Without education wisdom was lost; without wisdom morals were lost; without morals development was lost; without development wealth was lost; without wealth the Shudras were ruined; so much has happened through lack of education.

This book is written to give an exposition of a few of the numerous reasons connected with religion and politics that have put the Shudra farmers in such a pitiable condition today. Due to a counterfeit and tyrannical religion, the dominance of Brahman employees in all government departments and the luxury-loving indolence of the European government employees, the Shudra farmers are tormented and deceived by the Brahman employees. The intention of this book is to protect them from this, and so it has been given the name of Shetkaryaca Asud (the Farmers’ Whipcord).

Reader, there are three main divisions of farmers at present, the pure farmers or Kunbis, the Malis and the Dhangars. The reason for these three divisions is that those original people who gained their subsistence purely from agriculture became Kulwadis or Kunbis; those who began doing irrigated agriculture to protect their cultivation became Malis; and those who did both but also began to keep herds of sheep and goats became Dhangars. This threefold division must have arisen through such various activities. However, today these three are considered separate jatis. At present almost all forms of intercourse, including interdining, go on among them; only intermarriage does not take place[1]. From this it seems that these three (Kunbis, Malis, Dhangars) must previously have been one Shudra peasant jati.

After this, the people of these three jatis have been forced to abandon their occupation of agriculture and have begun to take up various occupations to gain their subsistence. Those who have some fortitude continue to manage their agriculture and, even though they are mainly illiterate, superstitious and go naked and hungry, are still permanently farmers. Those who have no shelter left at all have begun to leave their villages to wander here and there, where there are various means of livelihood, some doing trade in grass, some in wood, some in cloth. Similarly some have taken contracts; some have taken employment as writers and finally get pensions and make a show of pomp. In such ways they earn money and accumulate estates; however the hedonistic children who come after them, with no relish for education, become like dervishes wandering begging from door to door shouting the name of their fathers. Many have ancestors who won jahagirs, inams and other estates on the basis of their military service or wisdom, and some even became rajas like Holkars or Shindes. However, since their descendants today are ignorant and illiterate, they have mortgaged or sold their jahagirs and inams and due to indebtedness some don’t even have sufficient food. Most inamdars and jahagirdars today have not even an idea in their minds of the prodigious exploits of their ancestors, or the crises they faced; it is rare to find one who has not mortgaged his jahagir or fallen into debt due to spending his days besotted in the company of wicked and dissolute people. Now, though the estate-holders are not indebted, they are surrounded by courtiers and Brahman administrators who are so selfish, cunning and politic that they prevent these Rajas and sardars from feeling any relish for education. As a result, without knowing the true origins of their grandeur, they consider that their ancestors established their states only for their own pleasure-loving purposes, and being caught in religious superstition and without capacity to manage their estates independently, they simply throw the burden on the gods and subordinate themselves to Brahman administrators, sitting happily making a show of their munificence during the day and doing sexual dalliance at night. Such Rajas and sardars have a unique possibility of doing something for the welfare of their Shudra caste brothers, but this thought never comes ionto their minds. Indeed, as long as madness that “Brahmans are my gods” is fixed in their minds, all the projects that they conceive will be in vain; and with all of this, even if one becomes ready to do something, with the culture stamped heavily into their minds from childhood, how will they find it congenial to hear even a few words spoken against the self-interested religion? The administrators surrounding them prevent such a selfless and true caste-pride from even getting a footing. Still, if one has the daring to give me the opportunity, I will with great joy present my thoughts before him.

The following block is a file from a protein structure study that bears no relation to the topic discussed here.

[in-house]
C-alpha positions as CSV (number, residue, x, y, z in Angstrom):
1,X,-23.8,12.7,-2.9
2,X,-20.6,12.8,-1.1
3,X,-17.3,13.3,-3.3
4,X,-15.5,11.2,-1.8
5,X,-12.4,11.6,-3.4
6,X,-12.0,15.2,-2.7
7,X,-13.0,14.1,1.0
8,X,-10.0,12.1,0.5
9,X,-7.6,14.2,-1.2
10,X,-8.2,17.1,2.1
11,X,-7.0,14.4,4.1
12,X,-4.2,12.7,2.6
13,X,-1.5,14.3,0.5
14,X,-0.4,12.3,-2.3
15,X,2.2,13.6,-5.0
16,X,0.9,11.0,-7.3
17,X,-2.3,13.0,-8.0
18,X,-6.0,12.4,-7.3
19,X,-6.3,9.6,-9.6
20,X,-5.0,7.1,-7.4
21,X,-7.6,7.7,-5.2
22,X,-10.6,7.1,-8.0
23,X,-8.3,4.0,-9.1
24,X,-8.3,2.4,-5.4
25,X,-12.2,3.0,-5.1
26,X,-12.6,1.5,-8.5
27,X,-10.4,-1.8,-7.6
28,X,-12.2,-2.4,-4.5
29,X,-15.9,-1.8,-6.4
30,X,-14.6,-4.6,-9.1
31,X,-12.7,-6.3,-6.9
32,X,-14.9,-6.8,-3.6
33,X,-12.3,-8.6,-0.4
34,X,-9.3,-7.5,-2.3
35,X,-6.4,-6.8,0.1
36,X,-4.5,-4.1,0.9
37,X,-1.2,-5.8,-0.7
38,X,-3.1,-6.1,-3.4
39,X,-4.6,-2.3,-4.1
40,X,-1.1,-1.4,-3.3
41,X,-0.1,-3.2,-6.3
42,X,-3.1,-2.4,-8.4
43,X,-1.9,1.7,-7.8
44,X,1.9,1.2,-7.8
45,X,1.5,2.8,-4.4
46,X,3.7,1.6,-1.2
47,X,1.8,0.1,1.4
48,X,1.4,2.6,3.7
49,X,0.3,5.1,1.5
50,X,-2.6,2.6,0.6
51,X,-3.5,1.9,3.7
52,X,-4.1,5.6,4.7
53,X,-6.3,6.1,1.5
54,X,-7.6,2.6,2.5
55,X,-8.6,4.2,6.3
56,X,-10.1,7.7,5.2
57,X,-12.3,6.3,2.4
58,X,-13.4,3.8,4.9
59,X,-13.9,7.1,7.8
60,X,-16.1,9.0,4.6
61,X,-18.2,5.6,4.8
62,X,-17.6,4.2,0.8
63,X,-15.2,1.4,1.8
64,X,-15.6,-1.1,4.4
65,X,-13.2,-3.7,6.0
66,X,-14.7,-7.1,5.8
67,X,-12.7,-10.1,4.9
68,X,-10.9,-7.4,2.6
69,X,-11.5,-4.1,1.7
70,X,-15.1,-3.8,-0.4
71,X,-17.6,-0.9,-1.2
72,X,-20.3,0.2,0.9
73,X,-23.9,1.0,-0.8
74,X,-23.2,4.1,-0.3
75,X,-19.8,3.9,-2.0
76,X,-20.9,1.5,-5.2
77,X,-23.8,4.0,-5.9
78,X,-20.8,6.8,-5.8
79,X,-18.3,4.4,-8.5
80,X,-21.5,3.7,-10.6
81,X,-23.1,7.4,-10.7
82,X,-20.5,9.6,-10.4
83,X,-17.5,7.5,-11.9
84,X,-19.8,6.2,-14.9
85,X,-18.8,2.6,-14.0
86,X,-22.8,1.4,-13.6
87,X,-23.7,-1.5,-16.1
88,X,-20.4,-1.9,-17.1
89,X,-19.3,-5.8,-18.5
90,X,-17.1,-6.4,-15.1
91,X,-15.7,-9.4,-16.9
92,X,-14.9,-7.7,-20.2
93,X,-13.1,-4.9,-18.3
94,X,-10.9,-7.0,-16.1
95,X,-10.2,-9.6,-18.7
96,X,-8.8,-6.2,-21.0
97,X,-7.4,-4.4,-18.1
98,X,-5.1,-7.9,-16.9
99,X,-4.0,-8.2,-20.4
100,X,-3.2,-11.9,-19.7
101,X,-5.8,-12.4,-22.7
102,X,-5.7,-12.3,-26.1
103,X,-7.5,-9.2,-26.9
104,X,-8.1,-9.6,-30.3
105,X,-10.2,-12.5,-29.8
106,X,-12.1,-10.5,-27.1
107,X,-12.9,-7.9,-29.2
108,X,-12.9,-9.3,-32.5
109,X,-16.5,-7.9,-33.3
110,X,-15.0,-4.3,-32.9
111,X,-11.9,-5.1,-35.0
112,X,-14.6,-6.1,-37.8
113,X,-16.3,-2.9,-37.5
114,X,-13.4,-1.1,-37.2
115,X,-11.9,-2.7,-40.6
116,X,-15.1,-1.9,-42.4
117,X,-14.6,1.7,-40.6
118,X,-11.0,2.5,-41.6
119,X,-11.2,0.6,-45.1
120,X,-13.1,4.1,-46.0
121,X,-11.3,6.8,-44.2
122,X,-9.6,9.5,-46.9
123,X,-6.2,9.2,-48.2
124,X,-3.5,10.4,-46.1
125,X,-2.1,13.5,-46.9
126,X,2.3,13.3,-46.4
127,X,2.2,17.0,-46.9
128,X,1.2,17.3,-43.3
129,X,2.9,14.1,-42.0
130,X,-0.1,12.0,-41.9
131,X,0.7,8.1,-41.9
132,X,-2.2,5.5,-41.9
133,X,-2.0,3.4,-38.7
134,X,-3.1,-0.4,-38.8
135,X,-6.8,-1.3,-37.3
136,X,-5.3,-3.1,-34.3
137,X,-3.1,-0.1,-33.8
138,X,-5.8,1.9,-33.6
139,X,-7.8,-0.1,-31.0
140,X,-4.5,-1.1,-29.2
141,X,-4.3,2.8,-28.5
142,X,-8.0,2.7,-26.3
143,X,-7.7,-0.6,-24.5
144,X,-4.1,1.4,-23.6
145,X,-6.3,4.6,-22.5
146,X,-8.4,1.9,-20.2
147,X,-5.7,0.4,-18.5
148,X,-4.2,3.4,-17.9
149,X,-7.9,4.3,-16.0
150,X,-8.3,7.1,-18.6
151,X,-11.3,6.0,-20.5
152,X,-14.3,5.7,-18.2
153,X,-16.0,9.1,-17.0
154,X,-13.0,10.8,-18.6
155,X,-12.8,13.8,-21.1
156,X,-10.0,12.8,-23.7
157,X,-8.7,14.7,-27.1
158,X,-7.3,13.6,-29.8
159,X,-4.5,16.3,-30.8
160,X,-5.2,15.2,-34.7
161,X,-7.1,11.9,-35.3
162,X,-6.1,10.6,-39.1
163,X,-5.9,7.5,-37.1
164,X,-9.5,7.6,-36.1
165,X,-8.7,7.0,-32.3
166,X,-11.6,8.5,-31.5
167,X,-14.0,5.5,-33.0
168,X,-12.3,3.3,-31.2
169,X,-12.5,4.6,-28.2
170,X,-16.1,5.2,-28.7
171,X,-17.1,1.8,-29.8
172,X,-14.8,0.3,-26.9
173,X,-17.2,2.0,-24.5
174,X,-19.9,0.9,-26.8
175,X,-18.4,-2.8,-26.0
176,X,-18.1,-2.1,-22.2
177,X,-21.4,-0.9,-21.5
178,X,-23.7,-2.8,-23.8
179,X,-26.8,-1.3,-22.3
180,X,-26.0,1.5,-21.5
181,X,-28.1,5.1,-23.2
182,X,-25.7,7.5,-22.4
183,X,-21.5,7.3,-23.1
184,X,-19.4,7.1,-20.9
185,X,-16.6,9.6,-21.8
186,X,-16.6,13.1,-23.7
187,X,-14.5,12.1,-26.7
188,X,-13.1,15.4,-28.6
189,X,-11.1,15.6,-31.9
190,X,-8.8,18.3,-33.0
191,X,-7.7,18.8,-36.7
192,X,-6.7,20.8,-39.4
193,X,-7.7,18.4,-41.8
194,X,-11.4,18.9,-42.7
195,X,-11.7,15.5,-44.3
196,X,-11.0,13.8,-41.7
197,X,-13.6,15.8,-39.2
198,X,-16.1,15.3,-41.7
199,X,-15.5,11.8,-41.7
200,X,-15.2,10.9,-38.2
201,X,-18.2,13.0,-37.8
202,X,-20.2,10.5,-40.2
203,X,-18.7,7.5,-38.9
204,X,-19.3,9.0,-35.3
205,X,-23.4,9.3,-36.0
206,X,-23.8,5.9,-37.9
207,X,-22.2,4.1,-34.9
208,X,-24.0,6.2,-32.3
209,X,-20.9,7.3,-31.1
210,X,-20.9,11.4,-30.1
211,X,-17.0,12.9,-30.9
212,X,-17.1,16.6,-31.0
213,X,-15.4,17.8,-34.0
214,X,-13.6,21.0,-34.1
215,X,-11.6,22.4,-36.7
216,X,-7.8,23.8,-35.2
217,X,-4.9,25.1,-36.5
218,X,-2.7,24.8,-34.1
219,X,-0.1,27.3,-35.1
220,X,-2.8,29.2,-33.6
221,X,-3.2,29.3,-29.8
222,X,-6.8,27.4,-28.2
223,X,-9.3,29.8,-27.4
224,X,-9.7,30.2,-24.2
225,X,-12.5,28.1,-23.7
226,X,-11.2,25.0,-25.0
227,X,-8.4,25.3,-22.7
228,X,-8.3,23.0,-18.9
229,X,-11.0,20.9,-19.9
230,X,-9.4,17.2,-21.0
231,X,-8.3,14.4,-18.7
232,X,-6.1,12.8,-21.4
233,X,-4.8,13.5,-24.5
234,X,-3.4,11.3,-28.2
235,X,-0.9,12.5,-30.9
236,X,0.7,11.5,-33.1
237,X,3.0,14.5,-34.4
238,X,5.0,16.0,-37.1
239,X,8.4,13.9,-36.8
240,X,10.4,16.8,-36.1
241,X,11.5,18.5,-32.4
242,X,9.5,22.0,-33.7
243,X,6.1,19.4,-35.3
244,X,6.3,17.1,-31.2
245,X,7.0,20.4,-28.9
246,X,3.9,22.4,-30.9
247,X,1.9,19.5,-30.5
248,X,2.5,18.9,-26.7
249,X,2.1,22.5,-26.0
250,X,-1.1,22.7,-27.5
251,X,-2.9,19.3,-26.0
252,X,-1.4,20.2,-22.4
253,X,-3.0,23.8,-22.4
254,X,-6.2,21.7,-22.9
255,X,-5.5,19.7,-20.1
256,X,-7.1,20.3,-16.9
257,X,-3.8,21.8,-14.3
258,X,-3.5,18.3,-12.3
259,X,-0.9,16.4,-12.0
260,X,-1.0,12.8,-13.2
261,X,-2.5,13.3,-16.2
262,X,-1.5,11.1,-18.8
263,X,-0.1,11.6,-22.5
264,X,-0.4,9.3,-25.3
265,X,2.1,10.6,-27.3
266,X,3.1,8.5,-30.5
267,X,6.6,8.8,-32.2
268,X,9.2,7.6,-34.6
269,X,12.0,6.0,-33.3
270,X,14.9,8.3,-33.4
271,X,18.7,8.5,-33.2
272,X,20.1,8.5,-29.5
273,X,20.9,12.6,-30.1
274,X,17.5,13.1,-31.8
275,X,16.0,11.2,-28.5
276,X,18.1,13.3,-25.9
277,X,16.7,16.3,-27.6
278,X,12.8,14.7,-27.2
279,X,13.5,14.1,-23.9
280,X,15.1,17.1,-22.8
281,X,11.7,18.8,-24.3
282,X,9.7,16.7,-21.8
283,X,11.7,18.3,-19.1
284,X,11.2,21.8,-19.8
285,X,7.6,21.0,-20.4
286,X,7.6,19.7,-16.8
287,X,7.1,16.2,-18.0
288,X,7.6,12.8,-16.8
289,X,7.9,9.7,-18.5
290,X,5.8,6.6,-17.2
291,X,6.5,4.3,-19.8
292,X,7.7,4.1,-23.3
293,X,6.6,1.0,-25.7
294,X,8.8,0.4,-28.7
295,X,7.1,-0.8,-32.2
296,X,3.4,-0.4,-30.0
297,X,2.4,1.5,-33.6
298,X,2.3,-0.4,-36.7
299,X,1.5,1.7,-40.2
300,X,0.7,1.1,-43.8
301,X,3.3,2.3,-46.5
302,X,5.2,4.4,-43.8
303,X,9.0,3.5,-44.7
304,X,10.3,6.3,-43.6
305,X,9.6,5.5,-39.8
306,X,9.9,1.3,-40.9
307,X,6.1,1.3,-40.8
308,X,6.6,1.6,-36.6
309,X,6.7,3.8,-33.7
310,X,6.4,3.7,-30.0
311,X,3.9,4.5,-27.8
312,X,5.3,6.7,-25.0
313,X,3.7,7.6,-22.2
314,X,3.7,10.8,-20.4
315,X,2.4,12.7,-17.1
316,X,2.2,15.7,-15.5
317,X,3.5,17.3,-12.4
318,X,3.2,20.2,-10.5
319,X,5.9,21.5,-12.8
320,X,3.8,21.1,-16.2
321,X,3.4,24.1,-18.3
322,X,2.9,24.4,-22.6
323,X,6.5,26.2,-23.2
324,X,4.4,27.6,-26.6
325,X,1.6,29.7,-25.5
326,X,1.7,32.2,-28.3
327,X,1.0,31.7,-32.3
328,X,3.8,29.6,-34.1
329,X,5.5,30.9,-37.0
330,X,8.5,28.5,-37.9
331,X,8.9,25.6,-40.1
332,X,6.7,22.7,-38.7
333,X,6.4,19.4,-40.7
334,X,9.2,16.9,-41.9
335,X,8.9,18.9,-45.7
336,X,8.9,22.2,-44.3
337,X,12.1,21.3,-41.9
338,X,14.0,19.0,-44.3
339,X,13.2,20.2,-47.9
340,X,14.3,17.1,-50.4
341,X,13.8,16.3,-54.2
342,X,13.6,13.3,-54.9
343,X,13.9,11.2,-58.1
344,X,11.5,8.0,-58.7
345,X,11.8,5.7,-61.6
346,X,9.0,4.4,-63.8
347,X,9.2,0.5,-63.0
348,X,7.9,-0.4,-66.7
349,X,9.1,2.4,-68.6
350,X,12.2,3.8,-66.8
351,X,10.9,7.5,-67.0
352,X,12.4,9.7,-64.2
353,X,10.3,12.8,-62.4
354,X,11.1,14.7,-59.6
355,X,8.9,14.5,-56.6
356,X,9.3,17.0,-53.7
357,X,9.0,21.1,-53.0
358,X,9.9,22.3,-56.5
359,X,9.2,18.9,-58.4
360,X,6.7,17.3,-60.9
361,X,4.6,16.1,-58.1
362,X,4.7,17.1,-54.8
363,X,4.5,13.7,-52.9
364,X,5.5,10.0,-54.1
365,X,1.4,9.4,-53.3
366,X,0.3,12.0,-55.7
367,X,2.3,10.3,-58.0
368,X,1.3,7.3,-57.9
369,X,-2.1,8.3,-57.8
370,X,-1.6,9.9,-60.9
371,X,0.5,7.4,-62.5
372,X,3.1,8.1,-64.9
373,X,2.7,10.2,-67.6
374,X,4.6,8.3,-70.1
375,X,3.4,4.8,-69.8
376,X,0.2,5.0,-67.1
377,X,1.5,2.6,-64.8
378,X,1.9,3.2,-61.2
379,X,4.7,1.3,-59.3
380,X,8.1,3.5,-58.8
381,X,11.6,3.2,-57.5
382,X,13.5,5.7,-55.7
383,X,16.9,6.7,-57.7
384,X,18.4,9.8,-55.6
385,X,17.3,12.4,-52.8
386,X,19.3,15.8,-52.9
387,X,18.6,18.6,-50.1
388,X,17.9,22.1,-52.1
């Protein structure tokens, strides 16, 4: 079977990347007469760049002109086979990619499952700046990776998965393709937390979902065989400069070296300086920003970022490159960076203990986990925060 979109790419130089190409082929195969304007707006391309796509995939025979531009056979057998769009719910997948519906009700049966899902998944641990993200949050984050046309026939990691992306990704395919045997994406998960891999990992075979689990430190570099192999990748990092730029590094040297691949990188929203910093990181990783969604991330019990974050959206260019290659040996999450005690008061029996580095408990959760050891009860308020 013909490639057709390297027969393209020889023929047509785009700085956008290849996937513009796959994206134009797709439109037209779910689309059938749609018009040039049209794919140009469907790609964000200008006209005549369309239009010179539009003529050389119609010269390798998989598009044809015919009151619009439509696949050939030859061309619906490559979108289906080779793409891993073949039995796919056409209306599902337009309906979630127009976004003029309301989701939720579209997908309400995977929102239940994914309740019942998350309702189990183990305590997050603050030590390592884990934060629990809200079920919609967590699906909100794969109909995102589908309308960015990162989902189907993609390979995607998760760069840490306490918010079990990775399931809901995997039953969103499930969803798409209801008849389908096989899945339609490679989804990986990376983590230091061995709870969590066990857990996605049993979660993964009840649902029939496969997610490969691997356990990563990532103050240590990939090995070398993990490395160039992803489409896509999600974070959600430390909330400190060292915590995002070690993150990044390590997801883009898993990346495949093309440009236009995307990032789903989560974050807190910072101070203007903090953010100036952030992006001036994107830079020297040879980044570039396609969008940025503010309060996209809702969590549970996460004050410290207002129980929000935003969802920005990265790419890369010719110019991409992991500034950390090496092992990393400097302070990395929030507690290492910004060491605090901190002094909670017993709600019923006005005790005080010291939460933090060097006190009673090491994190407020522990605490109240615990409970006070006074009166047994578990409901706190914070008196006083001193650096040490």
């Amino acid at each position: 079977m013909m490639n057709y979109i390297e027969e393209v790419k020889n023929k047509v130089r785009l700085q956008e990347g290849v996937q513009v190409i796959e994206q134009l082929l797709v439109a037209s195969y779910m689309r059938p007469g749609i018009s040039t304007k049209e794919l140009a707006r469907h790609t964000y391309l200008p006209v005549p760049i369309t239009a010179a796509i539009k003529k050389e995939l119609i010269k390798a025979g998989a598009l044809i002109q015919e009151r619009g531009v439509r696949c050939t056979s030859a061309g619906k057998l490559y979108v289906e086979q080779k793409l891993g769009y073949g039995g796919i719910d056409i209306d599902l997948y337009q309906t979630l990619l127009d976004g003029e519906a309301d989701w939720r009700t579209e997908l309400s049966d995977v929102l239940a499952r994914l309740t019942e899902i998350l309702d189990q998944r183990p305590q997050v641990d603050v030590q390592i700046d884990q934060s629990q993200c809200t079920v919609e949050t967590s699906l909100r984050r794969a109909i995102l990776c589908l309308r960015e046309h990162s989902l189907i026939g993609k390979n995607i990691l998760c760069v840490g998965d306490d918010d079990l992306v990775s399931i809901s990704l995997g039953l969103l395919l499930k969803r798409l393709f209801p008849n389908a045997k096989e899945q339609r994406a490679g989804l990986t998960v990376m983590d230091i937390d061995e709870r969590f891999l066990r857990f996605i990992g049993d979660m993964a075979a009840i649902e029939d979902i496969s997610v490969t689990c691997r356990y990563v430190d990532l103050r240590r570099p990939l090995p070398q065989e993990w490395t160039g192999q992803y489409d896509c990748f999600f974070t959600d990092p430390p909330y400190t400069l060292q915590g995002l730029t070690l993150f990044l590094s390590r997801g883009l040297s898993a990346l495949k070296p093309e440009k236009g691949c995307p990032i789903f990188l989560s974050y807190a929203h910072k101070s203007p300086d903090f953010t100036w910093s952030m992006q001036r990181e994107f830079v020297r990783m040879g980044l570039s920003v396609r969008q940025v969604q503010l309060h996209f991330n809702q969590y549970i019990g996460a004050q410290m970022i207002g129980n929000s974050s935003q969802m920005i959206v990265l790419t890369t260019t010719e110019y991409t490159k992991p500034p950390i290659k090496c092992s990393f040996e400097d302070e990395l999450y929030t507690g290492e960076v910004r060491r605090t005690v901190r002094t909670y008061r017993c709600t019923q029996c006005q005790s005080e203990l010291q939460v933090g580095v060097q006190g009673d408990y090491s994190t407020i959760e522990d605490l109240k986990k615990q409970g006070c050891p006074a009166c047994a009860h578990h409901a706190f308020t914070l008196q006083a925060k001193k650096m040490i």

Now, if we conjecture about the history of all countries in the world, it can be seen that the condition of the ignorant and God-fearing Shudra farmers of Hindustan has reached a more pitiable state than that of farmers of any other country. They have sunk to a condition worse than that of animals.



1. Khanderao of Jejuri, who is the household god of the Shudras, has taken two wives from two jatis, Mhalsai from the Shudras (Kunbis) and Banabai from the Dhangars; from this it can be seen that previously the Kulwadis and Dhangars intermarried.


Read Jotirao Phule: Shetkaryaca Asud (Part 2)